Choosing a compatible business partner is essential to a happy, healthy small business. Unfortunately, it is not easy to find the right one. People bulk when they hear that 50 percent of marriages end in divorce, but the success rate of business partnerships is even worse. Approximately 70 percent of business partnerships end in “partner divorce.”
Don’t let these statistics scare you. There is still a chance that you and your business partner will have a successful business relationship. However, keep these statistics in mind, and plan for the worst. As you develop your business plan, consider creating a formal partnership agreement.
What is a partnership agreement?
A partnership agreement is a legal contract that lays out the expected conduct of each partner. It clarifies each partner’s responsibilities, what happens if a partner enters or leaves the business, guidelines for how the business is run and how profits/losses are distributed.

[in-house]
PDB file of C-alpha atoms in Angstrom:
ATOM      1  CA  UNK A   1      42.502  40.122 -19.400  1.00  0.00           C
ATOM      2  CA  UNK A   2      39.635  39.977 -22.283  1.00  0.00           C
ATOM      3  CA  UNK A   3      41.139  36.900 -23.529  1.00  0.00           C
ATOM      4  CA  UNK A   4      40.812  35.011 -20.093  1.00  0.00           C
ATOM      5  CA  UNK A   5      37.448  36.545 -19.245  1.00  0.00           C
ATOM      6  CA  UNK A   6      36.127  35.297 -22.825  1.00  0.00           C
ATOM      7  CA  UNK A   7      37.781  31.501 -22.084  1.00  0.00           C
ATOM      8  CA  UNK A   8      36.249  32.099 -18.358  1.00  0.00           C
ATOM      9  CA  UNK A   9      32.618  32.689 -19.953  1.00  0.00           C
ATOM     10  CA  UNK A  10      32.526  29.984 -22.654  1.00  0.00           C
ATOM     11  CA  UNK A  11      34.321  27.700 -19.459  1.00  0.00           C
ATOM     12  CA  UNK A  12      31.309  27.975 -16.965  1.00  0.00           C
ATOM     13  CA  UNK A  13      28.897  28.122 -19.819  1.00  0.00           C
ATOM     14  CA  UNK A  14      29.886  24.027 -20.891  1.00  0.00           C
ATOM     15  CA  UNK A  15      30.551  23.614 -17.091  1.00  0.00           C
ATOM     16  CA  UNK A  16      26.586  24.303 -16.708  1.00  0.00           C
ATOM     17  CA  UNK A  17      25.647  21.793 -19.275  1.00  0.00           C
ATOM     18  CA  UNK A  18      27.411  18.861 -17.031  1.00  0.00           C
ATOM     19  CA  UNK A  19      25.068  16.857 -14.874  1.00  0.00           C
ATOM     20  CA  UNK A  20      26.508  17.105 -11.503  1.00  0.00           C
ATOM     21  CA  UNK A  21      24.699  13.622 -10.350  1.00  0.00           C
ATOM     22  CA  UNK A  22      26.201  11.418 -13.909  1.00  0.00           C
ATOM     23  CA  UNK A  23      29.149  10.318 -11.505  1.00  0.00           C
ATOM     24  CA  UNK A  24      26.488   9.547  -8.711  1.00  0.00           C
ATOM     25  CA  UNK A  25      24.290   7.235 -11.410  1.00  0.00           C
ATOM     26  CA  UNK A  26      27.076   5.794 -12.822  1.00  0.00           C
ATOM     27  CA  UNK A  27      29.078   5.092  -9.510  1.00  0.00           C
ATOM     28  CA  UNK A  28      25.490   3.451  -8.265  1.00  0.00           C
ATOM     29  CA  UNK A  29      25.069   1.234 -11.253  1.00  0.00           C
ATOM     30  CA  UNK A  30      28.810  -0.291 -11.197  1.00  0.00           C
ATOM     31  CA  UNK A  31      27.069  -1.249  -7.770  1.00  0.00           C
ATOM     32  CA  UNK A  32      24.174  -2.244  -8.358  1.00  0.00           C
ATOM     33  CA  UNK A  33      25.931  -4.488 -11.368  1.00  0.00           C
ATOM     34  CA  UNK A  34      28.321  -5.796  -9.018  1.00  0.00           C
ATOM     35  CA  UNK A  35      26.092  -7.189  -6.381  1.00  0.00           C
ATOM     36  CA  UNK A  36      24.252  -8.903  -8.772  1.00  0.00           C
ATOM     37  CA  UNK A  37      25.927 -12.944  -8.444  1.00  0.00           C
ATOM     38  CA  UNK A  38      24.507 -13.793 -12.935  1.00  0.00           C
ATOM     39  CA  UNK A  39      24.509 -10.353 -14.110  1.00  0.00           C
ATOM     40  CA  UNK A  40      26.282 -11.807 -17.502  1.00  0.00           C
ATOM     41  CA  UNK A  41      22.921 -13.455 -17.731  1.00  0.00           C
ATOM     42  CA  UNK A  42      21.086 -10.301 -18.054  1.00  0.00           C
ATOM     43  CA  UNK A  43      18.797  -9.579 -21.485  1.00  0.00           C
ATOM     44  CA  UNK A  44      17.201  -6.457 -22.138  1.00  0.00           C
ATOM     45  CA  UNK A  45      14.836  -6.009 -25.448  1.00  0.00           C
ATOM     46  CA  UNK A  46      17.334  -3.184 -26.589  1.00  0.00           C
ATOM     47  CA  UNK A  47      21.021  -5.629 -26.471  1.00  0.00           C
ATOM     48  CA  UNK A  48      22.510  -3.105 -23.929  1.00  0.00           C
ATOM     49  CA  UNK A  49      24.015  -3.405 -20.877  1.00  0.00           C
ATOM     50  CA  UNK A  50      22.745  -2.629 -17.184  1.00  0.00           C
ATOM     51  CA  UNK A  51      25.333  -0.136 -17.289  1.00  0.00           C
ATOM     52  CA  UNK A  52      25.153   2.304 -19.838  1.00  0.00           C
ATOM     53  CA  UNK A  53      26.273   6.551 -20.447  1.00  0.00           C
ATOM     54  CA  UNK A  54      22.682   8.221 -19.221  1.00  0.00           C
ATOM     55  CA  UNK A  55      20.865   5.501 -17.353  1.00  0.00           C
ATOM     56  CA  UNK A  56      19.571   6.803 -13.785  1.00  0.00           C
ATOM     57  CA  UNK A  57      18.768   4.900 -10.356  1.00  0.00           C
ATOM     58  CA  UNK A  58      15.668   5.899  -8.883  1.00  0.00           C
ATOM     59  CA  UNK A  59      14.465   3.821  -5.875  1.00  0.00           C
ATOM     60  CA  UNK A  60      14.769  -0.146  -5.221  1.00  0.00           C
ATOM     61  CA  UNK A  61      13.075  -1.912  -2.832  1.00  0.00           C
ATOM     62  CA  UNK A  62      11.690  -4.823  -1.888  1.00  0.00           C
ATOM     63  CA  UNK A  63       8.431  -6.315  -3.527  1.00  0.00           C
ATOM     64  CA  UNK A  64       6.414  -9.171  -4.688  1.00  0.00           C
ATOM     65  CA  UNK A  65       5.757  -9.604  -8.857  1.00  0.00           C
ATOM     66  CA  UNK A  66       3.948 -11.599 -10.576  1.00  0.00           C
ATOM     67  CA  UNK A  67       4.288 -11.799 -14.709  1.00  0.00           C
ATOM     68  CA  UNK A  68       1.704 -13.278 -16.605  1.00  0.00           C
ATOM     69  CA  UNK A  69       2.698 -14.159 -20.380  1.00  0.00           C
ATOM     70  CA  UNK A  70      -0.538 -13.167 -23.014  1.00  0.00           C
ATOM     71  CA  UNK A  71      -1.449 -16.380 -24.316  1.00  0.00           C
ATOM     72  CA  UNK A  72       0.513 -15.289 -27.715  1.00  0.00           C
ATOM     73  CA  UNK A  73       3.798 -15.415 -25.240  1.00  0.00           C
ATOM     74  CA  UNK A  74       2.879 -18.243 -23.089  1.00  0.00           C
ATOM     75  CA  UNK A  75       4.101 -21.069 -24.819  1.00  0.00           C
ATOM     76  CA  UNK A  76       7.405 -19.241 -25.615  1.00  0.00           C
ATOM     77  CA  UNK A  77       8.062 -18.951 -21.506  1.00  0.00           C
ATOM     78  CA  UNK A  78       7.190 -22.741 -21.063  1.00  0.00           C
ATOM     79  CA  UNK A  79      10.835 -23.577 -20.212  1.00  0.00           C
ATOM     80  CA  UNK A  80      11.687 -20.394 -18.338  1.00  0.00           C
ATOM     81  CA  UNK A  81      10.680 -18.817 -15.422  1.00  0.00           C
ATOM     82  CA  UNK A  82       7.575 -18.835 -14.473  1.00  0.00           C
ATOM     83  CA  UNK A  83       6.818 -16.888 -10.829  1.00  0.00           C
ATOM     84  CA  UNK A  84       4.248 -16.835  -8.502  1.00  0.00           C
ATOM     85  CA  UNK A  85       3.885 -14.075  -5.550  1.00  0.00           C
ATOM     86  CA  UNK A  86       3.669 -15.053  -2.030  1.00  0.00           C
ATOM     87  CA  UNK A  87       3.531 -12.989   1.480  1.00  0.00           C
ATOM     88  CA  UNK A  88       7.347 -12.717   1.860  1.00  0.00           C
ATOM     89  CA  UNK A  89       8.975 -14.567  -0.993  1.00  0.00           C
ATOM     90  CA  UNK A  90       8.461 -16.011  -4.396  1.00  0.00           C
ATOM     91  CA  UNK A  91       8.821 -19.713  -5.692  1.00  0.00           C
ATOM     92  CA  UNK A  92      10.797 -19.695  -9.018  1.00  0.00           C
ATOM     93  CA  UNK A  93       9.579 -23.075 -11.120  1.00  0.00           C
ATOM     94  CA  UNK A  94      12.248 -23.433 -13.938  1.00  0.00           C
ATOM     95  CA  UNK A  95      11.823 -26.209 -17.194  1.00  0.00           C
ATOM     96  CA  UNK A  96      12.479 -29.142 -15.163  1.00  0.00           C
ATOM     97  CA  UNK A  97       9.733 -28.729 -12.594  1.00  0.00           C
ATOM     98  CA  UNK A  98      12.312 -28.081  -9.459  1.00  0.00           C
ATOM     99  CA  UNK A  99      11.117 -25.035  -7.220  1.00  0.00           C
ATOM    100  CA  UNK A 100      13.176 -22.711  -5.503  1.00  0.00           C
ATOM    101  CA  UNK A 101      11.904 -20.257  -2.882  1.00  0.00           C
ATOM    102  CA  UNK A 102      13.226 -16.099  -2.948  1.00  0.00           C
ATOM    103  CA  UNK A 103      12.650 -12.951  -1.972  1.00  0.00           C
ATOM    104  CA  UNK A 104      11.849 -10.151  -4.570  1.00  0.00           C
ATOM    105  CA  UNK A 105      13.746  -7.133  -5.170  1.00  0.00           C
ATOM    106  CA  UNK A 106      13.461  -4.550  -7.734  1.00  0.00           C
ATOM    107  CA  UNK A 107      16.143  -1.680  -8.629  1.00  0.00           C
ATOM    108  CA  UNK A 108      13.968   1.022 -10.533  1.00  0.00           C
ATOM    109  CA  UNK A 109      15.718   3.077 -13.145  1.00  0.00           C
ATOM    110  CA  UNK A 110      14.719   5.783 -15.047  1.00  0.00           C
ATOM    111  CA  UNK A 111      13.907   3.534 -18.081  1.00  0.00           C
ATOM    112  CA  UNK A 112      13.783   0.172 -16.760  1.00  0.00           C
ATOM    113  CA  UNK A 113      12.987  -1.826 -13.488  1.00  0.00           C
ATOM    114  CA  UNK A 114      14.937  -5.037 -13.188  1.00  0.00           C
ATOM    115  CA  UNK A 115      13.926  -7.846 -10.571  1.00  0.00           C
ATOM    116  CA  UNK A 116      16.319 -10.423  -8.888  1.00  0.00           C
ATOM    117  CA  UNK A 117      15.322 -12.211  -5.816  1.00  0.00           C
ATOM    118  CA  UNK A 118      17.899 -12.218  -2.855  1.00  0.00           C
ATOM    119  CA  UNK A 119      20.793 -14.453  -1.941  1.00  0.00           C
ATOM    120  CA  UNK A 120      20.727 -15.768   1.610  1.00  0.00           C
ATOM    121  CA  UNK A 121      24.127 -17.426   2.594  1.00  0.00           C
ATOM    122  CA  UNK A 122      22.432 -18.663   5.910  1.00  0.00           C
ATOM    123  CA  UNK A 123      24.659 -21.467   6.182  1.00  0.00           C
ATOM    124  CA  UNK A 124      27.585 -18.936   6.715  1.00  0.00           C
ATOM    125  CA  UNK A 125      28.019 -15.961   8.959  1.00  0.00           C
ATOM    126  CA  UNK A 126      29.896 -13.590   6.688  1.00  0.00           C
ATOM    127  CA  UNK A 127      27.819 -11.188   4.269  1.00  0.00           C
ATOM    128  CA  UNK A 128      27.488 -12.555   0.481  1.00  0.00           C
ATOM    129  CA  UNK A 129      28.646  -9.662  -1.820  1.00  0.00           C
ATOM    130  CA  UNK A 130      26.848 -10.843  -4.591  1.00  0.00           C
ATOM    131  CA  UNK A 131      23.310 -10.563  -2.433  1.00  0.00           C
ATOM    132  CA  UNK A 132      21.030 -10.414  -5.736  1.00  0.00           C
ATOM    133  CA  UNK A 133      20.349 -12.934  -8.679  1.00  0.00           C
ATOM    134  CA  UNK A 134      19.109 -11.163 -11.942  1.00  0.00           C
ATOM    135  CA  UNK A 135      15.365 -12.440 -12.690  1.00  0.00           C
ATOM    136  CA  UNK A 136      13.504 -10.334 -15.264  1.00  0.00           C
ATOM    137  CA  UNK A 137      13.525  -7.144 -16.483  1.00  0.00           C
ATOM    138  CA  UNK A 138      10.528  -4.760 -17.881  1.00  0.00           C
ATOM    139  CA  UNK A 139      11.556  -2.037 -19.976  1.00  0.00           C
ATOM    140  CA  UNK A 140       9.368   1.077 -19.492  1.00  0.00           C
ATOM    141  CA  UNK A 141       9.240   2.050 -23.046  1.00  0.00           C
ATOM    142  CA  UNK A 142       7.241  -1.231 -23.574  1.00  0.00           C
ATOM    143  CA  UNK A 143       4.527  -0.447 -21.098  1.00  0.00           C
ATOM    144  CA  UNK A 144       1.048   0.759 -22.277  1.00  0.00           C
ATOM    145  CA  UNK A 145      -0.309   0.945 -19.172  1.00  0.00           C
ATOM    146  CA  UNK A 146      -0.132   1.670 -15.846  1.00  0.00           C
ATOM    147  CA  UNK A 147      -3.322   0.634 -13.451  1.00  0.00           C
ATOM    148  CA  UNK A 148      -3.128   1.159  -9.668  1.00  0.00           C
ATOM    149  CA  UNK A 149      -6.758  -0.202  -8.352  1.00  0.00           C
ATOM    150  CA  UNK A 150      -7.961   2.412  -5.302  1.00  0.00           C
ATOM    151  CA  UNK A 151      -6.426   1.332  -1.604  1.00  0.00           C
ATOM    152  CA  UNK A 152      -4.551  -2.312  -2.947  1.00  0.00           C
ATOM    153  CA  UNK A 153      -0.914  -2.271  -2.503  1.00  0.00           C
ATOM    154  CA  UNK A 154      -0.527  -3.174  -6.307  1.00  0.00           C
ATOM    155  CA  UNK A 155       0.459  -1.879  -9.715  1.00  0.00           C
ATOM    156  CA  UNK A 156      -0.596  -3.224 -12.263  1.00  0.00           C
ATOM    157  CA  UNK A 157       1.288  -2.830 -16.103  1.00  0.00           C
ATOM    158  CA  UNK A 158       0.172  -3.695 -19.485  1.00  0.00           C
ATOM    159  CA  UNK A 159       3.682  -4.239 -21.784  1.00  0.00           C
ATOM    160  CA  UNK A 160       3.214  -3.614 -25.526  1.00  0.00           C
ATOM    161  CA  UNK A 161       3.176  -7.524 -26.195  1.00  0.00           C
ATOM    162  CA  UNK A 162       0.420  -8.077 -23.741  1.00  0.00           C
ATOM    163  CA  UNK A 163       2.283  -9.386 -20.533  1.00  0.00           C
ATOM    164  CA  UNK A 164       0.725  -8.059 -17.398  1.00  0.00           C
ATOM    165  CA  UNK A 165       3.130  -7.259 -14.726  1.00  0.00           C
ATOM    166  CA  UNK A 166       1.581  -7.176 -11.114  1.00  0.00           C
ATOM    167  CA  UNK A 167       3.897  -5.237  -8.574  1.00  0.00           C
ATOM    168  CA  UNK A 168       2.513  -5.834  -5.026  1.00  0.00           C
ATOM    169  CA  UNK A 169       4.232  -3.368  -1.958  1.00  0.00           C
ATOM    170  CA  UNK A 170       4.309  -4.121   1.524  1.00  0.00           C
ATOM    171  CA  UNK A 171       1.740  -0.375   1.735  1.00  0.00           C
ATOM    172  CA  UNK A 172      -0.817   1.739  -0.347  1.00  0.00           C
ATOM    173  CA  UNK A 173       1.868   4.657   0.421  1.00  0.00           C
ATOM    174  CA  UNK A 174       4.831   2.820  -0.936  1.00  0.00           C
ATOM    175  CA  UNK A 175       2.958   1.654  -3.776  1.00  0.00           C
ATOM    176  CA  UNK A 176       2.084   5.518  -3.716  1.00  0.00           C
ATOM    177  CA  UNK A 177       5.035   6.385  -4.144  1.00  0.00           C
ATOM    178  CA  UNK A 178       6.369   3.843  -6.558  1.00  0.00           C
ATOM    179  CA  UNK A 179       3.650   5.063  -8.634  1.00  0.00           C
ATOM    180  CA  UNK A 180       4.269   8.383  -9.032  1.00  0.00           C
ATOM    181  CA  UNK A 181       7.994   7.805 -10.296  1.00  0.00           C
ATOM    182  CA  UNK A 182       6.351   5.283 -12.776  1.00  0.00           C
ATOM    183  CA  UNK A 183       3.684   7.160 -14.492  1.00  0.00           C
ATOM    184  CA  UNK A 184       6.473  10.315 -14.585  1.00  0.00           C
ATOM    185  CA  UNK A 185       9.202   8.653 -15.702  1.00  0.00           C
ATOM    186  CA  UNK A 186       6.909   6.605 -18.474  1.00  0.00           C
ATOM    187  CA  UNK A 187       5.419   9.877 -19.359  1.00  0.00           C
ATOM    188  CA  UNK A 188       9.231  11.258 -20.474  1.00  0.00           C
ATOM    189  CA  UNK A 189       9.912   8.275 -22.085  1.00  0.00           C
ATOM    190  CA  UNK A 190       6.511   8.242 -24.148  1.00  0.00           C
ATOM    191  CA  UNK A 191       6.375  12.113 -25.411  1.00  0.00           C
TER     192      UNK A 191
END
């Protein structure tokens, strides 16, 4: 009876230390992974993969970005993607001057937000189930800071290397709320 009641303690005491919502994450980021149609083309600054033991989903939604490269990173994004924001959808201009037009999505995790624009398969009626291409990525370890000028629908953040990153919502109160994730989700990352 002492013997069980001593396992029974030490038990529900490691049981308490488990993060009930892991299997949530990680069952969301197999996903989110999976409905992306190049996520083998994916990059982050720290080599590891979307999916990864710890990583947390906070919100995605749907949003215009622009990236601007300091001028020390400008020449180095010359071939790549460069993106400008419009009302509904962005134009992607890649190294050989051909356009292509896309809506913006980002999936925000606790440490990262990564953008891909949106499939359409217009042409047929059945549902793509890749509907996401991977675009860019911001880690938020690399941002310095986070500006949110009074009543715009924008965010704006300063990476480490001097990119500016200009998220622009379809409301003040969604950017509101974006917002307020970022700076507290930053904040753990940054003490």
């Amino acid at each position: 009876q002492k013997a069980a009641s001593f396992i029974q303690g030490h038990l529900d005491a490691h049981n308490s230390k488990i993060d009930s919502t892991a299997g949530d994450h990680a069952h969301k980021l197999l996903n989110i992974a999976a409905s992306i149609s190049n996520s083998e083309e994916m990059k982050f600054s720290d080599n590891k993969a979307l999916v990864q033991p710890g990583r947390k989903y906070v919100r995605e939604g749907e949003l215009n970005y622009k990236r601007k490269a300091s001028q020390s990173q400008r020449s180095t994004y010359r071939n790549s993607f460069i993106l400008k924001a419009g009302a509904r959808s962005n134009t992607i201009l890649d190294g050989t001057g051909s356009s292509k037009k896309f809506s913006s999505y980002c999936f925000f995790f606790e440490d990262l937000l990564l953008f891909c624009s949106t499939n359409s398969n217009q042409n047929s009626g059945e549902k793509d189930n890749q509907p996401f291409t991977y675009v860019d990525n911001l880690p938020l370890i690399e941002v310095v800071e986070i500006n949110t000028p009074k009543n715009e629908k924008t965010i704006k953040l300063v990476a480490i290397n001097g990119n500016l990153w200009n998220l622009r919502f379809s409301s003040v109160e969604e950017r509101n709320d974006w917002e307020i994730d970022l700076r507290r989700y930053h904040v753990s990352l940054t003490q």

What can an agreement decide?
Partnership agreements can determine a number of important aspects of your business including:
- How much each partner contributes to the firm
- How profits and losses are divided
- What each partner has authority over
- How business decisions are made
- Key duties that each partner is in charge of
- How partners enter or leave the business
- How disputes are settled
Why is an agreement necessary?
Everyone has different expectations about the role of work in their lives, and how work matters should be handled. Clearly laying out expectations before you enter into a work relationship makes sure that both people are on the same track.
If you do not pre-determine how the relationship will go, you could end up with one partner pulling more than their fair share of the weight, making unwise business decisions without your knowledge or taking more profits than they are entitled to.
Many otherwise successful businesses fall apart when business partners are at odds. In-fighting consumes the energy of each partner and prevents them from focusing on the business’ success. If the partnership dissolves without a buyout agreement, you and your partner can end up in a messy business “divorce” that consumes both time and substantial assets.
If you are thinking of entering into a business partnership, contact an attorney who can help you create a partnership agreement that will ease the management efforts of your business.